By Dr. Ryan Donlan
Department of Educational Leadership
Bayh College of Education
Indiana State University
I once met the Sweet Polly Purebread of American education while on a school visit. As a teacher, she was endearing, inspirational, and humble; she fawned over our team.
We thought, “Wow – This is what K-12 teaching COULD BE,” envisioning the amazing hiring decision made in bringing her on board.
For those who have never seen the classic television cartoon “Underdog,” Sweet Polly Purebread was the innocent and endearing “apple of the eye” of our canine superhero.
As excited our team was to see this teacher share her positive disposition with us, I was surprised later that day to witness from afar her public upbraiding of a student, while walking her class down the hallway. I guessed that his excessive energy was not fashionable while visitors were in the building – probably one of those situations where kids were admonished within inches of their eyebrows prior to our arrival, and I wasn’t expected to be in that end of the building.
Darn the luck.
Polly, catching me in her peripheral vision, retorted immediately to a plastic smile and what appeared from a distance to be positive reinforcement toward that same student, much to his disbelief.
The look on his face said, “What?!?!”
This Sweet Polly Purebread might have been a hummingbird bully.
Hummingbirds frequent our back deck.
My wife, Wendy and I have two feeders, primarily because of the bullying. Bullying, you say? Yep. Bullying.
All we want is for these beautiful birds to drink from our feeders and of course, to get along, yet despite our efforts at providing more space to eat, we now have twice the bullying.
This is eerily similar to what exists in K-12 education because our inabilities, at times, to discern what’s really happening in our schools . . . to see the fangs behind the facade.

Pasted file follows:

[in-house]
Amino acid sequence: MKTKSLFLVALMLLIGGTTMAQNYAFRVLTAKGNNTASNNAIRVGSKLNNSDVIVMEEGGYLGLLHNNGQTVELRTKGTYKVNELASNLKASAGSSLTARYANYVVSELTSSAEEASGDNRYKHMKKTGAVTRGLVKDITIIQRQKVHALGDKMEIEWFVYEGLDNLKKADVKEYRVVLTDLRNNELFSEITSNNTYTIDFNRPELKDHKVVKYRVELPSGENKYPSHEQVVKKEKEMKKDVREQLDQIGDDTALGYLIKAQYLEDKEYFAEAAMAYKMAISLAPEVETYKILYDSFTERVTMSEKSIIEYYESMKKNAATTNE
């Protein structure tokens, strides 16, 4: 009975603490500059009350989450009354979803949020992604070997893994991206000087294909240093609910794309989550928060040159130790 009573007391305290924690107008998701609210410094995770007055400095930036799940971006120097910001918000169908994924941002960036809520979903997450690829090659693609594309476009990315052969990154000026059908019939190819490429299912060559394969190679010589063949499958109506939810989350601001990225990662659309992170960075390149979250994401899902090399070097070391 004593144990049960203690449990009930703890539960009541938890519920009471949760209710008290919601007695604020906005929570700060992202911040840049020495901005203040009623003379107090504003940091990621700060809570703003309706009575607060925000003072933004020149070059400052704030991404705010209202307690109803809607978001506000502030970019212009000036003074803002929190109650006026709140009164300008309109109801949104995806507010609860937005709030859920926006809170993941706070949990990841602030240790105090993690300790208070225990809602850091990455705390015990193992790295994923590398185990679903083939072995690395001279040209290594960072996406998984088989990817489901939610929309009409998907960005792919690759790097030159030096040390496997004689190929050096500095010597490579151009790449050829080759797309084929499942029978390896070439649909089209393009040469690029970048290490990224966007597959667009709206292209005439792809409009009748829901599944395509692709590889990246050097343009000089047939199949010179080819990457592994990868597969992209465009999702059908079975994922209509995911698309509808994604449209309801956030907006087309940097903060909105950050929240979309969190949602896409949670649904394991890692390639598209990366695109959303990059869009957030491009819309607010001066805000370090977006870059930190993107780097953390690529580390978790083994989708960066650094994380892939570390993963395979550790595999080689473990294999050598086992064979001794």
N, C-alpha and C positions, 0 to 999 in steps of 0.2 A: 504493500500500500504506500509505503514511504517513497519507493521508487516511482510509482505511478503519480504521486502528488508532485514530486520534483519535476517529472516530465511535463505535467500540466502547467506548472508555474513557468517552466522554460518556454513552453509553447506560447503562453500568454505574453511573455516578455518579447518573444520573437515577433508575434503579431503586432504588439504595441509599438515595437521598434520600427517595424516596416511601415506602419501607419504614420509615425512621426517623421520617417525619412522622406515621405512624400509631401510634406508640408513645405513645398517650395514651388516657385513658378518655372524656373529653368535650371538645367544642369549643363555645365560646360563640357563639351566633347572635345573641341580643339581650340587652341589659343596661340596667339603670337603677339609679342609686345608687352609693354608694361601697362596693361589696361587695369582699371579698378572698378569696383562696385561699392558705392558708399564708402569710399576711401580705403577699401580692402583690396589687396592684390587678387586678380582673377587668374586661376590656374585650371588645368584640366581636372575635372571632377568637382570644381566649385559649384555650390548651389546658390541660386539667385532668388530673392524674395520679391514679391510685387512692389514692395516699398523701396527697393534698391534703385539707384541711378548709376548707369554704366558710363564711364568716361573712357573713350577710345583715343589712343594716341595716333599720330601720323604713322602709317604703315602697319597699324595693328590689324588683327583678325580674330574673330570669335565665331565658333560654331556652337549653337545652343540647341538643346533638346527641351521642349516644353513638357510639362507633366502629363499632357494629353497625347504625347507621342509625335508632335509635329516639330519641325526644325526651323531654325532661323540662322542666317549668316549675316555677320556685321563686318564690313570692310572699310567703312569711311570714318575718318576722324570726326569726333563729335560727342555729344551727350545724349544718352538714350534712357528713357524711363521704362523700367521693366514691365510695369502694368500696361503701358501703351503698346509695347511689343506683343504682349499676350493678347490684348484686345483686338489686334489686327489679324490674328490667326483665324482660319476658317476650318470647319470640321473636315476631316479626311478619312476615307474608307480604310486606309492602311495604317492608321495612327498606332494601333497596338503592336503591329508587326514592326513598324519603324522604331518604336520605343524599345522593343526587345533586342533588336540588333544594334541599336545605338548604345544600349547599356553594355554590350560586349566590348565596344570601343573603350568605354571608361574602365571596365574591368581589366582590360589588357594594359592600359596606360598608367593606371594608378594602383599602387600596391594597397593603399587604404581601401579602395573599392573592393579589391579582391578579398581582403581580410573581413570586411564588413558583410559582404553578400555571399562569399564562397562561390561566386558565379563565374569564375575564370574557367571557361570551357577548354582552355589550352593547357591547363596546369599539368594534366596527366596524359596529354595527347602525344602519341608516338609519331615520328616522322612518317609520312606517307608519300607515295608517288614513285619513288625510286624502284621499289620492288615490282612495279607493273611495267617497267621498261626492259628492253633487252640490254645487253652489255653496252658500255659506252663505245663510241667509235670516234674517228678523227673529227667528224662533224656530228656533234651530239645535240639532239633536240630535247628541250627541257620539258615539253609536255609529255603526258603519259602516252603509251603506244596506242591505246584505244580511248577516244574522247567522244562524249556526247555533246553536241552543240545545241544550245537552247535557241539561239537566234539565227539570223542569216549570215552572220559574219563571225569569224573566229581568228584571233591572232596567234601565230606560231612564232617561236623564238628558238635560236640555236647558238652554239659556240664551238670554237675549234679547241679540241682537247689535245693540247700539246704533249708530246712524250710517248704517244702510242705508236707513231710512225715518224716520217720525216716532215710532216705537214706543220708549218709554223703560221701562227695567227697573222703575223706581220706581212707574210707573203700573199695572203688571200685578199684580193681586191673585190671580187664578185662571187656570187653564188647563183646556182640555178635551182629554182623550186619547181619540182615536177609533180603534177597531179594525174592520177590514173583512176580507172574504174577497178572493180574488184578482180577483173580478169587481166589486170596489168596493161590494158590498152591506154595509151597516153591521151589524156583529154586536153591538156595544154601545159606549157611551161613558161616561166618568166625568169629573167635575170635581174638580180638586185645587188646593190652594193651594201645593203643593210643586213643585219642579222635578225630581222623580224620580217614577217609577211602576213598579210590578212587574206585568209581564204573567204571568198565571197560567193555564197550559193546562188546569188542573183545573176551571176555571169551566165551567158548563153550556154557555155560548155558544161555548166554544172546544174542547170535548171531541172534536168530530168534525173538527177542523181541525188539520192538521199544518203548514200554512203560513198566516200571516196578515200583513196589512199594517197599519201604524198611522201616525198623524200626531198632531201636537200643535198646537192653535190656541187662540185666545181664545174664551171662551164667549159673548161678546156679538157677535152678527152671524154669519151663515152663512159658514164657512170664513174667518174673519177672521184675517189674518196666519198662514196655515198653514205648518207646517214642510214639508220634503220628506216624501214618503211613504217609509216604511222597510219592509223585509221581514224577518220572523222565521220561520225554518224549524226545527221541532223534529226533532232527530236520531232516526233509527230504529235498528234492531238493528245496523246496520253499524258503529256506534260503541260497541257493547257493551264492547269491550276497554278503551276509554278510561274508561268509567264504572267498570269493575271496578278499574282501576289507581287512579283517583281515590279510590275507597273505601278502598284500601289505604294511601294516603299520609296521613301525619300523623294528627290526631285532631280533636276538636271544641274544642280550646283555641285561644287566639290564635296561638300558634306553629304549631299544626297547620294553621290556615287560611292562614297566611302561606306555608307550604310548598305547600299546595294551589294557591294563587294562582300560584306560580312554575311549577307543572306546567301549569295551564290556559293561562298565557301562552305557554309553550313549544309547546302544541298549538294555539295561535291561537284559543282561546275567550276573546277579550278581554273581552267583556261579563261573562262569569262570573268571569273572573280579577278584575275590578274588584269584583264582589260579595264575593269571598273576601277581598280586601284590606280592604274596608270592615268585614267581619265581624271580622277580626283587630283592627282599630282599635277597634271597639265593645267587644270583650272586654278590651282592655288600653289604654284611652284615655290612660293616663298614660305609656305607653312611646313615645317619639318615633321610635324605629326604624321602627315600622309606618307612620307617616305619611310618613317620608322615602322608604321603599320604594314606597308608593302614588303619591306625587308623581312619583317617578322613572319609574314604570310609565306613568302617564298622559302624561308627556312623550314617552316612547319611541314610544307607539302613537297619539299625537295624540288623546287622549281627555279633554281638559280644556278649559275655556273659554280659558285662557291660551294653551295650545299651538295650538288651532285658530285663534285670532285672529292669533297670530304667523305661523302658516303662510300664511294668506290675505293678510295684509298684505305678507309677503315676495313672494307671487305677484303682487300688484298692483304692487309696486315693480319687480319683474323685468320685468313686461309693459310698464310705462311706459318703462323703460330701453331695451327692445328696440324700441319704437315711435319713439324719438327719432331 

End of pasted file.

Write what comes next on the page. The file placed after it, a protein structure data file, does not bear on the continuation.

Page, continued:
Hummingbirds appear to be beautiful creatures, hovering above flowers and feeders to extract the nectar upon which they feed. They are multi-colored, multi-shaped, and universally small and cute, so I never realized until recently that they had another side to their disposition.
Hummingbirds can be nasty with a capital N!
They can be bullies with a capital B!
More now the rule rather than the exception, these seemingly docile creatures wait for others to visit the feeders. When one hovers for a drink, another will fly at breakneck speed from a tree line 25 yards or more out, to deliver a “drive-by,” a glancing blow, forcing the smaller bird from the feeder and chasing him or her back to the trees, quite a distance away.
Sometimes, hummingbird bullies even hover under the rails of the deck, lying in wait until others try to feed, then delivering the sidewinding strike, sending them to orbit once again.
I would have never thought that hummingbirds could be bullies – too pretty, too small, too docile, and too unassuming.
Then again, I would never have thought that Sweet Polly Purebread could act that way toward students, when nobody else was watching.
Applied to our positions as school leaders, I would have never thought that the sweet daughter or the kind son of a soccer-playing, dinner-table-eating, church-going, working-class or mid-to-upper-level socioeconomic family involved in the National Honor Society, could be making the life miserable for any of our other students.
I have found that at times, I was so wrong.
Hummingbird bullies are not what they appear.
They could be in our advanced classes. They might be in the locker room, plying their trade before the coach arrives. They might be at the bus stops when parents aren’t around, or even in student clubs and organizations. They might be on staff.
It becomes particularly tough to identify hummingbird bullying, as oftentimes, those who we perceive as kind and sweet (because they say nice things to us as other students walk by and ignore us) are operating in stealth, just around the next corner.
Are hummingbird bullies smarter than we?
I was reminded of this in an episode of the television show Rookie Blue a week or so ago, when a two-person prisoner transport was hampered by the more docile and unassuming of two prisoners, one appearing innocent and humble. She tried to stab another, much to the surprise of the officers entrusted with everyone’s lives.
Who are our hummingbird bullies?
More importantly, what are we doing about them, and for them, as they came by their ways through modeling, certainly overindulgence, as possibly even abuse and/or neglect.
A first step involves an identification of that which we cannot see.
Dr. Ryan Donlan specialized in identifying and intervening with Hummingbird Bullies, and would love to spend a bit of time talking with you about yours. Please feel free to contact him at (812) 237-8624 or at firstname.lastname@example.org.